LIVINGSTON — The upcoming How It Happens Festival in Livingston came out of a comment from a National Public Radio reviewer.
Howie Movshovitz, of NPR, said of “Winter in the Blood,” a made-in-Montana movie based on the iconic novel by James Welch, that films that good deserve a festival.
Montana Quarterly editor Scott McMillion had a similar idea after he talked with Andrew and Alex Smith, the twin brothers who produced the movie, which has drawn rave reviews at film festivals around the country.
McMillion had called the Smiths to see about arranging a showing in Livingston. They started kicking ideas around and the How It Happens Festival was born. The concept is to bring together some of Montana’s finest creative minds in the worlds of painting, music and literature, then give them a platform and get out of the way.
Events begin early in the afternoon of June 20 with presentations by landscape painter Clyde Aspevig, one of America’s most acclaimed artists, and Grammy-nominated composer Phil Aaberg. Some of Montana’s finest writers will appear and the festival will continue until late on the night of June 21.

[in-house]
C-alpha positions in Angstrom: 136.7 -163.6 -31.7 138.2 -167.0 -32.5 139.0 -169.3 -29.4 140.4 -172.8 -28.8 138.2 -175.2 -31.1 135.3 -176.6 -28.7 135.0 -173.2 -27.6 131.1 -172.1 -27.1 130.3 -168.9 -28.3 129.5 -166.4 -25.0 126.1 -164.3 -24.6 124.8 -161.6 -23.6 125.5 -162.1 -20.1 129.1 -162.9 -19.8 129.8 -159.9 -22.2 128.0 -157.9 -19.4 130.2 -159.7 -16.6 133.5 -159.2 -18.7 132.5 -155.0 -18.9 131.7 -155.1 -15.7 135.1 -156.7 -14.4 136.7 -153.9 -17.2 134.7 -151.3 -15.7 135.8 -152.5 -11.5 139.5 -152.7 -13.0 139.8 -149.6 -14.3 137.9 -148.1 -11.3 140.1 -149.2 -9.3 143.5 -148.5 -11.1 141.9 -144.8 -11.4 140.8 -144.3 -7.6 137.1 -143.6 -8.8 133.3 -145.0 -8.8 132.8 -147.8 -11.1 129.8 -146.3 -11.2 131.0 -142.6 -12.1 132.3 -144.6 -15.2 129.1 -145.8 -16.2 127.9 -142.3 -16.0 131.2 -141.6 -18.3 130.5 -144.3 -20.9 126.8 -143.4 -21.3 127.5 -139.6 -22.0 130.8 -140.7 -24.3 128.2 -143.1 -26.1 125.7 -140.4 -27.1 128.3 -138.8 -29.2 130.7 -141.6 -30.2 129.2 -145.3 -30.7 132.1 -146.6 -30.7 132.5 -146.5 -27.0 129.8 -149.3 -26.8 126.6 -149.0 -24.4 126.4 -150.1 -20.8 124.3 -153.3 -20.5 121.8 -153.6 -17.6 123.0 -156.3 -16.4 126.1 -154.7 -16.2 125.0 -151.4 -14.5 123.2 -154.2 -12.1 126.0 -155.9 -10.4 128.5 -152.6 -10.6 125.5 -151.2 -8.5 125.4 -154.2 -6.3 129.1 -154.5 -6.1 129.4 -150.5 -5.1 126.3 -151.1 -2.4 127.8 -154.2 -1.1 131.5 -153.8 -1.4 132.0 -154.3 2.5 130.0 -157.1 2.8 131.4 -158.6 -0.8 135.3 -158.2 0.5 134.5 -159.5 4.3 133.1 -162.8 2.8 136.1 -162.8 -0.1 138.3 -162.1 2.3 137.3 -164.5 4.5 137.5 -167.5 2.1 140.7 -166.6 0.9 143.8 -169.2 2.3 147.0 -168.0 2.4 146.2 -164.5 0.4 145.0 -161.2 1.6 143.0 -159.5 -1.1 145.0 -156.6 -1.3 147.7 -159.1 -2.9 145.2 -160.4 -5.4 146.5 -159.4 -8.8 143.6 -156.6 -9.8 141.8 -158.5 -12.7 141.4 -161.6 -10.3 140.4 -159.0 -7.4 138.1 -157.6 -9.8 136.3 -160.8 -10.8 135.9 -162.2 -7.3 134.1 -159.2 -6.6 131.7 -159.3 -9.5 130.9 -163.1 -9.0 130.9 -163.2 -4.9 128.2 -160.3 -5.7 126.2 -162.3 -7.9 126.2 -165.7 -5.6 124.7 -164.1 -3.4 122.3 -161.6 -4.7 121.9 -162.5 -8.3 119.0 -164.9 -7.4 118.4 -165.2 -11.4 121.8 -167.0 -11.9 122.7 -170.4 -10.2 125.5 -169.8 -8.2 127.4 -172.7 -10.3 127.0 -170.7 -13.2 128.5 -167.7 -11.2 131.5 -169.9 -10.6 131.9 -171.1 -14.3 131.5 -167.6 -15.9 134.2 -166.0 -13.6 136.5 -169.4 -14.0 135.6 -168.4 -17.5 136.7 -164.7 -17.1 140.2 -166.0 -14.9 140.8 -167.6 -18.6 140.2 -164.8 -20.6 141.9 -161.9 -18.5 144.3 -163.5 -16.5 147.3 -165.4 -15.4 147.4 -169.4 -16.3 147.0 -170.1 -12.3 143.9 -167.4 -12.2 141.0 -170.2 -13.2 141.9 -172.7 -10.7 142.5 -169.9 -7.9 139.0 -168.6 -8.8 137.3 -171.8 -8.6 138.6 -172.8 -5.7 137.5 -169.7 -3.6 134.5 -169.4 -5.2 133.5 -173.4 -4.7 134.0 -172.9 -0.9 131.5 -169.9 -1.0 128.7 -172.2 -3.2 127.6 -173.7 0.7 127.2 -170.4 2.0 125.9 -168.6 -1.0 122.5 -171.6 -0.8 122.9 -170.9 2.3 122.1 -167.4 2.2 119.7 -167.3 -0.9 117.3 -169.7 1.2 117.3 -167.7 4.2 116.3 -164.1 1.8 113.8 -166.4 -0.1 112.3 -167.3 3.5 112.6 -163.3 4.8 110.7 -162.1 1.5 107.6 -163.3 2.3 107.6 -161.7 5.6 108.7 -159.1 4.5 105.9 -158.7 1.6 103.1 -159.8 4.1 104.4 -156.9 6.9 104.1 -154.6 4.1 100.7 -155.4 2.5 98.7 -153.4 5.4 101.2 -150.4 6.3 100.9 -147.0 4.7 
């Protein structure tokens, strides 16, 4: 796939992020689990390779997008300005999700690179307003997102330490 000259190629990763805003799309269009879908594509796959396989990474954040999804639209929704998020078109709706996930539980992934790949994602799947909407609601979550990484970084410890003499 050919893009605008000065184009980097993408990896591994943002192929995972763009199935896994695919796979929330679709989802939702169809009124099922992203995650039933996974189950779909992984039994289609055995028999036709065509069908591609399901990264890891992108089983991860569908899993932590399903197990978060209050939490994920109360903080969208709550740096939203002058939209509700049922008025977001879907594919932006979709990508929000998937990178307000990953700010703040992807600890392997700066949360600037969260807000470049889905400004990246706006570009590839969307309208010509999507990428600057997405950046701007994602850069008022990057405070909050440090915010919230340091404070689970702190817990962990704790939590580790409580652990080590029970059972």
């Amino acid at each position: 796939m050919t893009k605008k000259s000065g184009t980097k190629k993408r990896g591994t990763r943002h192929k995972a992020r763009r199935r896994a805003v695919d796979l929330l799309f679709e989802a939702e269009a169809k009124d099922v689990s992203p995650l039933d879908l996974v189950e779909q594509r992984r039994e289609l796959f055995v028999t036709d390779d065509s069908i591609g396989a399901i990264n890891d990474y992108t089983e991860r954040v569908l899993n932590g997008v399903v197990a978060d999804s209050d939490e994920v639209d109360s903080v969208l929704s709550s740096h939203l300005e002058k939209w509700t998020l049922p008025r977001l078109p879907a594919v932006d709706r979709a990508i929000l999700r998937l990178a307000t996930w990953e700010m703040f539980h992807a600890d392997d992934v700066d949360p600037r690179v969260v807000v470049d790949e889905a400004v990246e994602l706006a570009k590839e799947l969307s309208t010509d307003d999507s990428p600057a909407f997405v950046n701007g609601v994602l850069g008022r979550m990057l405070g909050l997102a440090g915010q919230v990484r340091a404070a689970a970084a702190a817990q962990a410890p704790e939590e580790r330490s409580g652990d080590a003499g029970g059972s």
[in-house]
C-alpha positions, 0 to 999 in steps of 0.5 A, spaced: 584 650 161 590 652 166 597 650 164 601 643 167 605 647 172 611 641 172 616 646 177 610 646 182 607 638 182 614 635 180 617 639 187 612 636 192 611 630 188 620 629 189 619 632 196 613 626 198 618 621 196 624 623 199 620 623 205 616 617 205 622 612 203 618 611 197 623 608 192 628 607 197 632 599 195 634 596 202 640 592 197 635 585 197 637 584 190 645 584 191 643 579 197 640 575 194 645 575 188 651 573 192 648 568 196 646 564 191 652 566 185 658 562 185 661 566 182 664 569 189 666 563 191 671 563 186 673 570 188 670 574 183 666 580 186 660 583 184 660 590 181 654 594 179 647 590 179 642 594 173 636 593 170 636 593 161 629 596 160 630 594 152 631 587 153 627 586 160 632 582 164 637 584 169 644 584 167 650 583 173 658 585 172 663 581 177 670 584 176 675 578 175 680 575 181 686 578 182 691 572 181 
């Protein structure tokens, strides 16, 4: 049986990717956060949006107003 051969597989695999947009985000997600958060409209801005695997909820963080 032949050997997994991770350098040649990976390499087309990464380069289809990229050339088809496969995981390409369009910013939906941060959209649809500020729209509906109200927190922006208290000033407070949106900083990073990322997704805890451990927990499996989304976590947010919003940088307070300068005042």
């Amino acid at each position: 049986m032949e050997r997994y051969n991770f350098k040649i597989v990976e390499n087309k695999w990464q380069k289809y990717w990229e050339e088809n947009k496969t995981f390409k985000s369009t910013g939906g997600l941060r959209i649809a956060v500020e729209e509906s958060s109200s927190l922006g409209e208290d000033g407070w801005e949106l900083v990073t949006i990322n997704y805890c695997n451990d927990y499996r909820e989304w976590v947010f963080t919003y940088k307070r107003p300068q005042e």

Most of it happens at the Shane Center, a newly refurbished performing arts center in the heart of Livingston.
“Winter in the Blood” will be screened Saturday at 1:30 p.m., followed by a discussion with filmmakers.
The festival wraps up Saturday night with some serious boogie with Wylie and the Wild West in the Elks building in downtown Livingston.
Admission to all events is $50. Seating is limited to 200 people. To register or view the entire lineup, go to www.HowItHappensMT.com.